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Two men who felt God's call on their lives will be ordained Catholic priests today by Bishop Leonard Blair at Rosary Cathedral.
John Miller, 35, of Marywood, Ohio, and Eric Culler, 28, of Lexington, Ohio, are both graduates of the Pontifical College Josephinum Seminary in Columbus and spent one year as interns serving a parish in the Toledo diocese. They both were ordained last fall as transitional decons, a required step for all priests according to canon law.
For Mr. Miller, the priesthood is a second career.
He quit his job as a chemical engineer for the Dutch firm Akzo Nobel after 4 1/2 years to enter the seminary.
"I was very happy with what I was doing. My plans for life were clicking along," Mr. Miller said before an ordination rehearsal Thursday in the Toledo cathedral.
"The perception is, 'Oh, you don't like what you're doing so you joined the priesthood.' It wasn't like that for me. I was very happy."
A native of Marywood, a rural village in Seneca County between Attica and Bellevue, Mr. Miller said he got to know many priests personally during his high school and college years when he did lawn and maintenance work at Sorrowful Mother Shrine in Bellevue.
He said several priests suggested that he consider the priesthood, but he was too focused on his studies in high school to seriously consider the seminary.
Mr. Miller first attended Heidelberg University before enrolling at Ohio University, where he earned a bachelor's degree in chemical engineering.
He was hired by Akzo Nobel, a Dutch chemical firm, to design machinery that makes chemicals, primarily flame retardants.
Mr. Miller was living in southeastern Ohio and working at the firm's plant across the Ohio River in West Virginia.
"It was a pretty dangerous place," he said. "It's ironic, but you start with hazardous, toxic, explosive chemicals and make flame retardants out of them."
Despite his successful career, Mr. Miller felt unfulfilled. He sought God's guidance and through prayer, patience, and trust in the Lord, felt after 4 1/2 years as an engineer that he should quit his job and enter the seminary.
He served his internship at St. Patrick of Heatherdowns in Toledo during the 2005-06 school year.
Having grown up on a farm, Mr. Miller said his favorite pastime is just being outdoors.
"Anything that gets me out there, that's my hobby," he said. "Sawing wood, harvesting crops, putting up fences and I like sports. Not golf, though. I need more action, something that gets my blood pumping."
Mr. Culler hails from Lexington, Ohio, which is 120 miles southeast of Toledo and the farthest point from Toledo in the diocese.
He said he thought about the priesthood as a child, but felt the calling become more intense during his high school years.
He graduated from the University of Dayton with degrees in philosophy and German, and after much prayer and reflection decided to go into the ministry.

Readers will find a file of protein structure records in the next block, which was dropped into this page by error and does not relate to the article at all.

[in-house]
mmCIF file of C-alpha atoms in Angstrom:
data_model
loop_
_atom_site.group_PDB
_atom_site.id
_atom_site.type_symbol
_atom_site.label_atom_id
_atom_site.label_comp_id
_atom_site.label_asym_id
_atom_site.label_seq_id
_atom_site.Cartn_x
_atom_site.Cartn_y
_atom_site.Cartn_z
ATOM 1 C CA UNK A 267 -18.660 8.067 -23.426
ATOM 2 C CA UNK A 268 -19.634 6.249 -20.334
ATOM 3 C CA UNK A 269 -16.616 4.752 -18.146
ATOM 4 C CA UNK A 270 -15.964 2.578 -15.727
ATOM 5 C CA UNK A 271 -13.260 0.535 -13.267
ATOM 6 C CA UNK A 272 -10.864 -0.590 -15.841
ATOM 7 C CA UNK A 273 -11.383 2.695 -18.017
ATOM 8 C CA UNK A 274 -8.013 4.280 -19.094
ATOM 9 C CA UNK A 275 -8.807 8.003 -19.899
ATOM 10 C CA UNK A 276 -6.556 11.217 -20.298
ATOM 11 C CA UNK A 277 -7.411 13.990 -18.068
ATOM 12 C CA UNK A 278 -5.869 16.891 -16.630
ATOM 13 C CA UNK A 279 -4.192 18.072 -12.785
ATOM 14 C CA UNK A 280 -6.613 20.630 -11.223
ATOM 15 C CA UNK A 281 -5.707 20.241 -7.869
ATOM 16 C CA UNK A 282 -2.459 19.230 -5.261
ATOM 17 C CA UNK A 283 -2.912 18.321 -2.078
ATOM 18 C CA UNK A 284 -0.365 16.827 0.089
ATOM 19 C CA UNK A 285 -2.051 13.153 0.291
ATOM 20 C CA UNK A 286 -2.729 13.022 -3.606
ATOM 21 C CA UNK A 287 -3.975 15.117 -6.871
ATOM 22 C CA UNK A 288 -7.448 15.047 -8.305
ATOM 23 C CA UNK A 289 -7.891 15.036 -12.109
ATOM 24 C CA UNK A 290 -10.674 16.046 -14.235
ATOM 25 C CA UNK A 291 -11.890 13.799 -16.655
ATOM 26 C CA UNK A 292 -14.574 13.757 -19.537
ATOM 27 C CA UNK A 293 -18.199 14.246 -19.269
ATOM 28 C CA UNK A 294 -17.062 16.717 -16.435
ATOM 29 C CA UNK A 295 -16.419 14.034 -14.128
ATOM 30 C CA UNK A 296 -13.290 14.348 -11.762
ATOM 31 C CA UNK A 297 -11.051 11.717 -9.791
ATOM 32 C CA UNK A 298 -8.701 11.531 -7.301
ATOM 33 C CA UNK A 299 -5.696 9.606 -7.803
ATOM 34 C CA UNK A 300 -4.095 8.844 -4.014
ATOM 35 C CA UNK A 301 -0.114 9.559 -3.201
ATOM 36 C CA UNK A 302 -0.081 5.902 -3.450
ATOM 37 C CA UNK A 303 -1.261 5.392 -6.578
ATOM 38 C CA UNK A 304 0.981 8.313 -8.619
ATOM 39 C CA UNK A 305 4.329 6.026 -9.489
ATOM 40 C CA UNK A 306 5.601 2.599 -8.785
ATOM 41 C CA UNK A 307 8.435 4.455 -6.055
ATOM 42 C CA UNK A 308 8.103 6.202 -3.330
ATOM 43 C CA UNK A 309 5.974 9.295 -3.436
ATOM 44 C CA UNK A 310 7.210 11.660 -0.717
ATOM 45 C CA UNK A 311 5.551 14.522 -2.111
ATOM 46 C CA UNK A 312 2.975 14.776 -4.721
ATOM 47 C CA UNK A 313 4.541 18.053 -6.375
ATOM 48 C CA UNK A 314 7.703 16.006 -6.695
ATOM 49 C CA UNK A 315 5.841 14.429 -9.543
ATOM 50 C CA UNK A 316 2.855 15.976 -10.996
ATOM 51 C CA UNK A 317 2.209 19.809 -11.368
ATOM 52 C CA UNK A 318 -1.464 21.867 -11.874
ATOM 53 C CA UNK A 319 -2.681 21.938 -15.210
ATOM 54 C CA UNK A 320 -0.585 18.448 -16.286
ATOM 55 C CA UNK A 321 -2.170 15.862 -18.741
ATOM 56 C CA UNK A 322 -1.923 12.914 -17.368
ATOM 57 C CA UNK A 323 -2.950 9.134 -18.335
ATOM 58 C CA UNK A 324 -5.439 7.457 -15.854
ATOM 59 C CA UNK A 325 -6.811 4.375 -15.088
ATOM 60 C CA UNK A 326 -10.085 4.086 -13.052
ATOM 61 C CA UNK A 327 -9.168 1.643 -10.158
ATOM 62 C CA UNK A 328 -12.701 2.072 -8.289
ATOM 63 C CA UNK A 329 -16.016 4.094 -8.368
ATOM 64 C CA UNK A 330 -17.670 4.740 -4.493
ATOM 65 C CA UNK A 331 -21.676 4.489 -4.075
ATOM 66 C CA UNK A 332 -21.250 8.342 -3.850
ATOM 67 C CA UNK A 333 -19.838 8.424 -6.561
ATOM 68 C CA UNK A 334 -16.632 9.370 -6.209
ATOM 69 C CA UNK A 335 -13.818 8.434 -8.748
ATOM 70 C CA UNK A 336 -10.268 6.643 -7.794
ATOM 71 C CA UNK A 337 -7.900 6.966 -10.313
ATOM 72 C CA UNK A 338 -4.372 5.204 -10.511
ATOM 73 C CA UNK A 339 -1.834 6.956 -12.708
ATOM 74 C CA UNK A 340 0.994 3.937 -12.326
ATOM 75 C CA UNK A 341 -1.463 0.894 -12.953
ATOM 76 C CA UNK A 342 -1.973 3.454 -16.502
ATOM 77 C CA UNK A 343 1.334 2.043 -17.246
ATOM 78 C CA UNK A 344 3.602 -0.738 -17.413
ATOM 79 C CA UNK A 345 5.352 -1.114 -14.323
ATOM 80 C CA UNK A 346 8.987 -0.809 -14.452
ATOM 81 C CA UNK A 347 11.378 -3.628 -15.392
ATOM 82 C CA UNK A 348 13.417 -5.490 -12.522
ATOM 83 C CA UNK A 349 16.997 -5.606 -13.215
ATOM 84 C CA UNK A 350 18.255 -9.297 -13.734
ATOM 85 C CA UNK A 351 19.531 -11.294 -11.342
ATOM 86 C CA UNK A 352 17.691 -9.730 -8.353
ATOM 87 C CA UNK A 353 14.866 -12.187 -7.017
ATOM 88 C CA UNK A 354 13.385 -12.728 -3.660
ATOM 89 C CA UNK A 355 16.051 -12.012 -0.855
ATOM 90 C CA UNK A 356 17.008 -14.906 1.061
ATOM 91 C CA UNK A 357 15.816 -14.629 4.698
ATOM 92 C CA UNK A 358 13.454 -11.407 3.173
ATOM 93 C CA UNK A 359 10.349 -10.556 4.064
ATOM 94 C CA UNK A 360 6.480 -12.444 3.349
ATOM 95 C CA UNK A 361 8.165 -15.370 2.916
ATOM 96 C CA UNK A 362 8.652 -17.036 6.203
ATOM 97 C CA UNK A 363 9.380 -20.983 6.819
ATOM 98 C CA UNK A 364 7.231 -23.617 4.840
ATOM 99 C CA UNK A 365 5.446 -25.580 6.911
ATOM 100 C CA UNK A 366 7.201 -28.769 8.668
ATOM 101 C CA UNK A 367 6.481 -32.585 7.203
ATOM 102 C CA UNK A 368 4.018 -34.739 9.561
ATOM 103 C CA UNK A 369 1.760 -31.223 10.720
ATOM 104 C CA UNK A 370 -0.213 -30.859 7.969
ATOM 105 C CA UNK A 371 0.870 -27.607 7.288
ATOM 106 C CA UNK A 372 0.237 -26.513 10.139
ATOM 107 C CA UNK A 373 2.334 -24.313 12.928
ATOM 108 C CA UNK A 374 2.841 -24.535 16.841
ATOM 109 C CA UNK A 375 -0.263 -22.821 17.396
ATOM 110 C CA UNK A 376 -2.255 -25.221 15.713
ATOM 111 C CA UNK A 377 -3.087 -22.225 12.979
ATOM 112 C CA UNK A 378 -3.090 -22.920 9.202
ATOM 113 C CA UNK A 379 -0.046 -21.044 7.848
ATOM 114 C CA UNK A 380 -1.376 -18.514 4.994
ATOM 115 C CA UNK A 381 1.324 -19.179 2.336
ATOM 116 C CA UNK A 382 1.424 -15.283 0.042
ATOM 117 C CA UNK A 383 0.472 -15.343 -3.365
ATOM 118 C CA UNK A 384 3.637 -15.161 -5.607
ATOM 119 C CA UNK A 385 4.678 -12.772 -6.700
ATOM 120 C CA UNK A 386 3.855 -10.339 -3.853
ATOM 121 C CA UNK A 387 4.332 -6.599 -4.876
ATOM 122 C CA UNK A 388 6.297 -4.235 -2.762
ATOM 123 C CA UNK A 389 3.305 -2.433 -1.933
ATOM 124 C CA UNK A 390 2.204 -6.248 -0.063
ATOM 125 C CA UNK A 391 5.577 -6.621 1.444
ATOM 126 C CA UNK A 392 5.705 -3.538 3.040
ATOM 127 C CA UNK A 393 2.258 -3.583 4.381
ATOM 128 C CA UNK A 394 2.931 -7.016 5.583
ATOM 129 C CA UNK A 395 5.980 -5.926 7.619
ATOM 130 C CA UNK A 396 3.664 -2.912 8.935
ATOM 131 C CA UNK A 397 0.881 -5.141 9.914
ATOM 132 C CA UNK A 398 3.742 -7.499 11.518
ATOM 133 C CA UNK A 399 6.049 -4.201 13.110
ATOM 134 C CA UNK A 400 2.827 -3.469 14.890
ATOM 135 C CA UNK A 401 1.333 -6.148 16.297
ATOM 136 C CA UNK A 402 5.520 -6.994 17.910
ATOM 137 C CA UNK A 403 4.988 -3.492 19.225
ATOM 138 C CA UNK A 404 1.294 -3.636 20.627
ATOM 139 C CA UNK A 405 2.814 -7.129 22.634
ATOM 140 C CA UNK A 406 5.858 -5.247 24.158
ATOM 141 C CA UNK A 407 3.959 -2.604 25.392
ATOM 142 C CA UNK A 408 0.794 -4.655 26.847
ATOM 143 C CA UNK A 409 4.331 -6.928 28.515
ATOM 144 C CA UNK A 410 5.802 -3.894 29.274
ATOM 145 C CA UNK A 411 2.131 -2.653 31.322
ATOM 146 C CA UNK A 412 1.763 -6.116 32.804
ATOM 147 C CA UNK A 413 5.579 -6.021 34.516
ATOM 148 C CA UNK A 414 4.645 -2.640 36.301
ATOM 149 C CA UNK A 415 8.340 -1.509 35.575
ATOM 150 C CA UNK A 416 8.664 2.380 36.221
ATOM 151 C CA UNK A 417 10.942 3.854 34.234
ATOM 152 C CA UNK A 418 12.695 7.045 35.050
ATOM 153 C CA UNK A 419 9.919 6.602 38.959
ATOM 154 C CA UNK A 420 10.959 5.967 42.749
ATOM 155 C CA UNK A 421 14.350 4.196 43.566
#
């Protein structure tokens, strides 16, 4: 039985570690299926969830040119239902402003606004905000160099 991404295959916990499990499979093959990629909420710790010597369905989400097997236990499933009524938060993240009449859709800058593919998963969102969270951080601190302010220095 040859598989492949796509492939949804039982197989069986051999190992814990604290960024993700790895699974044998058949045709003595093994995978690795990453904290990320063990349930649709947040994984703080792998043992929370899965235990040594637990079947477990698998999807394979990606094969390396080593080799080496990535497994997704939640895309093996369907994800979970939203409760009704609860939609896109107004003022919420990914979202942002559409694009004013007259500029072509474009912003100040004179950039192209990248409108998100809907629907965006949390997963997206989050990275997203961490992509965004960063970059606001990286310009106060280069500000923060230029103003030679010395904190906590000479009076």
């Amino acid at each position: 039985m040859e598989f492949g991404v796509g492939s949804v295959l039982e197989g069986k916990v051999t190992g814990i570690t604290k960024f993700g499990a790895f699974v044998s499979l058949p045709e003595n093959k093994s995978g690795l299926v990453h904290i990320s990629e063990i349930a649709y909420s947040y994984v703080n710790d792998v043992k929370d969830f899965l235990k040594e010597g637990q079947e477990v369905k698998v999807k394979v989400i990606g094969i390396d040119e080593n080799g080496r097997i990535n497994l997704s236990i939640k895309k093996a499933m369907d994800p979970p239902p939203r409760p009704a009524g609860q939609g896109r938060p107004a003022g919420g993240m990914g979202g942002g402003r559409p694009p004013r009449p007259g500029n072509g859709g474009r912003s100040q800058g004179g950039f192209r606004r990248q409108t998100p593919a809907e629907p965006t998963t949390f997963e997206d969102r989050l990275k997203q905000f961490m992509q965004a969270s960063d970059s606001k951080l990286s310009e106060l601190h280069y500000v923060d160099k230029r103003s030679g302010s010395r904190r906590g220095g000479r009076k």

"For me the two desires the Lord gave me that led me to the priesthood was a desire to serve people in the deepest needs of their lives - we can suffer a lot but if we have hope in our hearts and faith in God and trust in him, then the worst suffering can be bearable, actually it can be a source of joy," he said.
"And the other desire was to have an adventure, to be on a sort of adventure, a quest, where you didn't know what the outcome would be and the stakes were high," Mr. Culler said.
"There's a mystical element involved, something mysterious, the great mystery of life, and so a priest is an intermediary between heaven and Earth. He is interceding for the people to God and he's bringing God's blessings to the people."
Mr. Culler served his internship at Immaculate Conception Church in Bellevue during the 2005-06 school year.
His hobbies include reading, writing fiction and poetry, baking bread, and running and lifting weights for exercise. "And an occasional video game," he added.
Both priest candidates said the clerical sexual abuse crisis in the Catholic Church did not deter them from their calling, but served to inspire them to focus even more on holiness.
"For me, the thing to remember is that Christ is the one who is our guide," Mr. Culler said. "We know that we are all sinners, that there's a weakness in all of us, but the priest is called to strive always to overcome that. [The crisis] caused me to double my efforts at pursuing holiness and following the Lord."
Mr. Miller said that when the scandal erupted in 2002, it made him examine again the reasons why he was in the seminary.
"If God is still calling me to the priesthood, then in spite of what I see out there, when I see things I didn't like, certainly disappointing things and circumstances, I have to look to myself and draw closer to Christ," he said. "We all deal with temptations and I say, 'Lord, help me, let me not go astray from you, help me to be faithful, to be a good witness to people.'•"
Members of Mr. Culler's home parish, Resurrection Catholic Church in Lexington, have rented a charter bus to attend today's ordination service. Mr. Miller also will have a large contingent of family and friends at the service.
"I think between Eric and I, we should fill the cathedral," Mr. Miller said with smile.
The Toledo diocese now has 23 seminarians studying for the priesthood, said the Rev. Ronald Schock, director of the office of vocations.
The ordination service begins at 11 a.m. today in Rosary Cathedral, 2535 Collingwood Blvd.
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